Ehstland and Esshland, Esthonian Eestimaa and Meie-maa, also Viroma and Rahvama; Lettish Iggaun Senna), a Baltic province of Russia, stretching along the south coast of the Gulf of Finland, and having Lake Peipus and Livonia on the S.
During a halt of a few days in Poland on his way back from Vienna, King Augustus had explained to him a project for partitioning the transBaltic provinces of Sweden, by which Poland should recover Livonia and annex Esthonia, Russia should obtain Ingria and Karelia, and Denmark should take possession of Holstein.
The first active interference of Lithuania in the affairs of Livonia took place immediately after the great outbreak of the peasants on Oesel; Olgierd then devastated all southern Livonia.
In 1186 the emissaries of the archbishop of Bremen began to preach Christianity among the Ehsts and Letts, and in 1201 the bishop of Livonia established his residence at Riga.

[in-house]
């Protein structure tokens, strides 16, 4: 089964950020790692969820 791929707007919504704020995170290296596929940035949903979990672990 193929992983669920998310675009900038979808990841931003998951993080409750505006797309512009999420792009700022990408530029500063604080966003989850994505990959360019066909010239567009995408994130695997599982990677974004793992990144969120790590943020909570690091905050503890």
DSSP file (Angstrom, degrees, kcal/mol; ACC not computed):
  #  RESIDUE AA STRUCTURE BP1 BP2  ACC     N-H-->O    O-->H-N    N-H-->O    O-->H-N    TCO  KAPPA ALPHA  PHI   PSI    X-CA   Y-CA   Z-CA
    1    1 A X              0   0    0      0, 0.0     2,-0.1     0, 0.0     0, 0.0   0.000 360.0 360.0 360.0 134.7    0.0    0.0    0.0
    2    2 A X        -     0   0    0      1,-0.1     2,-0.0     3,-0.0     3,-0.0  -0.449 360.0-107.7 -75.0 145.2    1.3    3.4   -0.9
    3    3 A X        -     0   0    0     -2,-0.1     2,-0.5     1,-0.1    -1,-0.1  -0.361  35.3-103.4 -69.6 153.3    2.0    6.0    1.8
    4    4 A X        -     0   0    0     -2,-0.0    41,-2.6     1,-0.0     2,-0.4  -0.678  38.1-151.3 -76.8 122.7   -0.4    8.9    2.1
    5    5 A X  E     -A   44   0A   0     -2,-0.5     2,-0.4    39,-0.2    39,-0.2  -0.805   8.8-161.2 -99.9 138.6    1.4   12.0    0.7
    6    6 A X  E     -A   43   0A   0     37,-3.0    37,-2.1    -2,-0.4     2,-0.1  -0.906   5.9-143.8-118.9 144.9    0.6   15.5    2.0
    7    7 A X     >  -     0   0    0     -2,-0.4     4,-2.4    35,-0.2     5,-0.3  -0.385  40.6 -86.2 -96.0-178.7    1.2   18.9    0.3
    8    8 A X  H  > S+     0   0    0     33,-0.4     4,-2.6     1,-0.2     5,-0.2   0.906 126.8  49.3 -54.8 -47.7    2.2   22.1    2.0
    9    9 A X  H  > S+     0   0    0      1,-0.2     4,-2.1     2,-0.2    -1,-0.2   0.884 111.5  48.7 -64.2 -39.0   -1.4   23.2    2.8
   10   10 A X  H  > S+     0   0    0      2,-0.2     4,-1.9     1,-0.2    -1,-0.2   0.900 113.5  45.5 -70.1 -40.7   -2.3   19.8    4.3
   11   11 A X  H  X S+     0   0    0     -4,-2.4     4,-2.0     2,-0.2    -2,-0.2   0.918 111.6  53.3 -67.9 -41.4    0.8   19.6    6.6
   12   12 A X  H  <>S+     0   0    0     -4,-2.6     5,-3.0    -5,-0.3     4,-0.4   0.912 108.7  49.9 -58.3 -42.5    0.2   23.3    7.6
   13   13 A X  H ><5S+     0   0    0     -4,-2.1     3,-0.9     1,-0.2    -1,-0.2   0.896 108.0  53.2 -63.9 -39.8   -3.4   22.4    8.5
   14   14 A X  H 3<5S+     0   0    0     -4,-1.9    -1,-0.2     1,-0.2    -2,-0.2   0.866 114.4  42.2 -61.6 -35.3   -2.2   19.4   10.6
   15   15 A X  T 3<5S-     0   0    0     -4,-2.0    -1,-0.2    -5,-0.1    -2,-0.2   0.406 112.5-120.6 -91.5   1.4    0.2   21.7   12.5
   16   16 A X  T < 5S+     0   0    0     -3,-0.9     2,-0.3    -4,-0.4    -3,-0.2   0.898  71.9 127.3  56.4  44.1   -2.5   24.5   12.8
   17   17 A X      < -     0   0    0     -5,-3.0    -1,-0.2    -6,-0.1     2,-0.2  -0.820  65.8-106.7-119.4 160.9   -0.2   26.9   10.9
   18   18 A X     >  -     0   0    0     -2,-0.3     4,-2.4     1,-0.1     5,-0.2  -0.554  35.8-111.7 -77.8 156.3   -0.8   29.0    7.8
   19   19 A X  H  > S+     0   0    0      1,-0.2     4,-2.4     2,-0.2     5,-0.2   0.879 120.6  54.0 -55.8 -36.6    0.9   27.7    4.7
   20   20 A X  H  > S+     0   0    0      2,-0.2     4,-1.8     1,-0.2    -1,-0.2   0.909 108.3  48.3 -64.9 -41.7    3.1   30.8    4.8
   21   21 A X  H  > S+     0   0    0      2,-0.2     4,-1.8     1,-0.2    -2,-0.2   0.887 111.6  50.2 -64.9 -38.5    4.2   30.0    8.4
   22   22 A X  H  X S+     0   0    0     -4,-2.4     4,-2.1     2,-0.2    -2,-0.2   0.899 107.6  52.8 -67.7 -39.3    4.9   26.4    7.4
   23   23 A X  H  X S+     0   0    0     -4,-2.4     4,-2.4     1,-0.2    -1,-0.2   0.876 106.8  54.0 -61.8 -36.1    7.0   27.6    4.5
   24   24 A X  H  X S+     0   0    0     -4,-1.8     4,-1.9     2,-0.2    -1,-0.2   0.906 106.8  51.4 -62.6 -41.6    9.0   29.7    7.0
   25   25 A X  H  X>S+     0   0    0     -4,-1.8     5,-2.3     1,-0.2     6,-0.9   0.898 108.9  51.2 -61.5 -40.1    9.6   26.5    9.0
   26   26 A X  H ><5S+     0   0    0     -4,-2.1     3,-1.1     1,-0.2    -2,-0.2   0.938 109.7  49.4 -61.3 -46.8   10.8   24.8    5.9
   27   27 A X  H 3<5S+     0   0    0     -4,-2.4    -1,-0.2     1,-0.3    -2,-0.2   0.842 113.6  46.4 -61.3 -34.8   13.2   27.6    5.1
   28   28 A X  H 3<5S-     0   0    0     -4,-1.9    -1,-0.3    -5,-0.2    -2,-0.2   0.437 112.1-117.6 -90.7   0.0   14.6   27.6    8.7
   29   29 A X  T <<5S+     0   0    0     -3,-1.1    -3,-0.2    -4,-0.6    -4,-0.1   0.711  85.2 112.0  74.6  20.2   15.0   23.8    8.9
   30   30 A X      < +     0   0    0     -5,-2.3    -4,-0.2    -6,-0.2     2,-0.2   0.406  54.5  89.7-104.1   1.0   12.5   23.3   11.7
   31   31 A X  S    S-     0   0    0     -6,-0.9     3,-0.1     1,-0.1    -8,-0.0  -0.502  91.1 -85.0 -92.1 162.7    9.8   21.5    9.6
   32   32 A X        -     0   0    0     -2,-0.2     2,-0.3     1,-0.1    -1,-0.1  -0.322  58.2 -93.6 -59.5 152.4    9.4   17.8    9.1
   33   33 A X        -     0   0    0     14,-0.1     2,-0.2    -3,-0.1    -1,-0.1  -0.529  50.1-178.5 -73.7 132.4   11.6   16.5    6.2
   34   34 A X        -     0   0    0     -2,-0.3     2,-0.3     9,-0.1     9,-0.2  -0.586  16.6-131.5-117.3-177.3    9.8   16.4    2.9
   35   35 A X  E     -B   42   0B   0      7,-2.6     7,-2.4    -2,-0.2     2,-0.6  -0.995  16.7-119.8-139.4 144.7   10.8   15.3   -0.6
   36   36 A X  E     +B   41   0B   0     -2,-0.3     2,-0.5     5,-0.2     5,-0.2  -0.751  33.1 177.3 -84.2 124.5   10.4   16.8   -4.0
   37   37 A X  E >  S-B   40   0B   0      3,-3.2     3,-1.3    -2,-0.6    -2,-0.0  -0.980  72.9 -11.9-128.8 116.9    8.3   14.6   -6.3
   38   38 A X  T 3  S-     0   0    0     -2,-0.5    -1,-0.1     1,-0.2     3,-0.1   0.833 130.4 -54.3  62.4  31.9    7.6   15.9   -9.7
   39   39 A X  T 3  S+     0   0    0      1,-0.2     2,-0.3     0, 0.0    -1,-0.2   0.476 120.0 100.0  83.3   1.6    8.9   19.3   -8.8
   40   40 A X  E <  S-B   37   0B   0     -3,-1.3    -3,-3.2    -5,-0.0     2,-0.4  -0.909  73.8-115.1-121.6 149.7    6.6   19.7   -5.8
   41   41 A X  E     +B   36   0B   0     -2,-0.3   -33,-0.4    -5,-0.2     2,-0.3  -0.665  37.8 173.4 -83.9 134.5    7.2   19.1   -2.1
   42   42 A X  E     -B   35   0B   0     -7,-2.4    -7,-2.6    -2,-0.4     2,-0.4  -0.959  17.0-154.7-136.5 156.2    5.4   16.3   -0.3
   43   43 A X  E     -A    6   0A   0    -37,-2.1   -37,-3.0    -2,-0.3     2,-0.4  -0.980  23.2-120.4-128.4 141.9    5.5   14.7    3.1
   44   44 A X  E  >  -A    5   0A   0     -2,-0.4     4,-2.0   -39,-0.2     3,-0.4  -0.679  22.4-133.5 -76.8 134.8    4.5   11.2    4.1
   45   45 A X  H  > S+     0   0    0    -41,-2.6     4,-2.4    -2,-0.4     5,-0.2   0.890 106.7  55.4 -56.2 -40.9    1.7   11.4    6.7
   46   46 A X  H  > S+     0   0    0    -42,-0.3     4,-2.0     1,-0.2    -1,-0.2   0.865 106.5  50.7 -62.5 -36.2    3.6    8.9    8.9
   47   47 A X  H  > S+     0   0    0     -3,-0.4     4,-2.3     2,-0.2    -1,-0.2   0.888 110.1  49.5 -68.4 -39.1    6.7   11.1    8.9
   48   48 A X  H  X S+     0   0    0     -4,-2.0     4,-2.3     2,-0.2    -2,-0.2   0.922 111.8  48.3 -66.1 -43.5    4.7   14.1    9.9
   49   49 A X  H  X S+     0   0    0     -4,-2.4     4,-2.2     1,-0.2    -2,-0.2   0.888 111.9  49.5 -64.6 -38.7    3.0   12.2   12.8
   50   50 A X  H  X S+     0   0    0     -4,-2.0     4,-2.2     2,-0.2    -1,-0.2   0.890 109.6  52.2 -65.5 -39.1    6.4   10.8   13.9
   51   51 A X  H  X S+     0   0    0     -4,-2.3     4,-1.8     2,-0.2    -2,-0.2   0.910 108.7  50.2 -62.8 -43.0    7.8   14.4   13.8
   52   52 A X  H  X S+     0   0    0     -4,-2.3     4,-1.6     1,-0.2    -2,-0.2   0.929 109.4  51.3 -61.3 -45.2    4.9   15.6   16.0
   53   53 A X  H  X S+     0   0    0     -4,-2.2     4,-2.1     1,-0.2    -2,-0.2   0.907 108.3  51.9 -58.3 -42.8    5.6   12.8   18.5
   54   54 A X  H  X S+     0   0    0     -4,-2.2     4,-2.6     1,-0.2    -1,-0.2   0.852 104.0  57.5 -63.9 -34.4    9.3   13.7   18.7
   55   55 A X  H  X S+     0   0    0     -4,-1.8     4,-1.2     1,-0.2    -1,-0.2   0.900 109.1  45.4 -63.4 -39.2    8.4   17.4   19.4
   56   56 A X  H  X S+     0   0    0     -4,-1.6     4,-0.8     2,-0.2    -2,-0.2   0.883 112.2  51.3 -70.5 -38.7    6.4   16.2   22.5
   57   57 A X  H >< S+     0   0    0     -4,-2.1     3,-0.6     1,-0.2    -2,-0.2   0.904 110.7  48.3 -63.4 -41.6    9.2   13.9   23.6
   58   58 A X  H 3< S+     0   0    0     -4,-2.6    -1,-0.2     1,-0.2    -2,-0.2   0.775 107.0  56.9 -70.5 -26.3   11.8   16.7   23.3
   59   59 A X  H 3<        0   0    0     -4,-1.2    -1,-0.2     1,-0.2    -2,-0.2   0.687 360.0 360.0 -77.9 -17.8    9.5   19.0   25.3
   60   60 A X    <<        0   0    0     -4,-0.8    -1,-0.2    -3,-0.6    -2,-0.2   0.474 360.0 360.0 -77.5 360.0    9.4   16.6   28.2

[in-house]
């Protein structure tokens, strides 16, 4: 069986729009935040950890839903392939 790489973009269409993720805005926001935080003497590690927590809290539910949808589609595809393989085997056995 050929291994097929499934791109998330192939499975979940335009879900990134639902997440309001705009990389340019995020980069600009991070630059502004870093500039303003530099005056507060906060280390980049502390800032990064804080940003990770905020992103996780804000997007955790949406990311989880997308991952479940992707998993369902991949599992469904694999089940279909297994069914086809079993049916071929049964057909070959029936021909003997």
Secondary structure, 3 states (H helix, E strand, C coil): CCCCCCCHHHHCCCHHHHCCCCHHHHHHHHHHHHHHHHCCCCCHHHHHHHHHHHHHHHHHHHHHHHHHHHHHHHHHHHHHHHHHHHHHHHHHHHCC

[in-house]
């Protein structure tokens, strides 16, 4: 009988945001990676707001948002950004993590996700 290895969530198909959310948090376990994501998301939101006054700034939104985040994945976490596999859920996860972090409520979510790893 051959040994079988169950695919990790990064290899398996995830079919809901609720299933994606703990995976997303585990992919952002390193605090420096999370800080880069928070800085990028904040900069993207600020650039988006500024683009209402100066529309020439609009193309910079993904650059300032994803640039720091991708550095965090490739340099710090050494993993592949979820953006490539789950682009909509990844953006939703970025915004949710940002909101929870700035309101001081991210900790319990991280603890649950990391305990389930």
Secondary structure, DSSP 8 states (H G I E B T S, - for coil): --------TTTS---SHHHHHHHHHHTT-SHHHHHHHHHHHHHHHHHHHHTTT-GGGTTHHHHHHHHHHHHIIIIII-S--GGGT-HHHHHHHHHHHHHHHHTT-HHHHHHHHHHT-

He also felt the necessity of a Baltic seaboard, and attempted to obtain Livonia by diplomatic means.
From Sjaelland Charles now hastened to Livonia with 8000 men.
An intermittent and desultory war, with Sweden and Poland simultaneously, for the possession of Livonia and Esthonia, went on from 1560 to 1582.
His opportunity seemed to have come when, in the middle of the 16th century, the Order of the Sword broke up, and the possession of Livonia was fiercely contested between Sweden, Poland and Denmark.
By this pactur subjectionis, as the Polish patriots called it, Russia got all the eastern provinces of Poland, extending from Livonia to Moldavia, comprising a quarter of a million of square miles, while Prussia got Dobrzyn, Kujavia and the greater part of Great Poland, with Thorn and Danzig.
But in 1237 the Knights of the Sword were merged into the Teutonic Order, and Livonia became a province of the Order, with a master of its own under the grand master's control, just as, two years before, the Order had also absorbed the Knights of Dobrzin.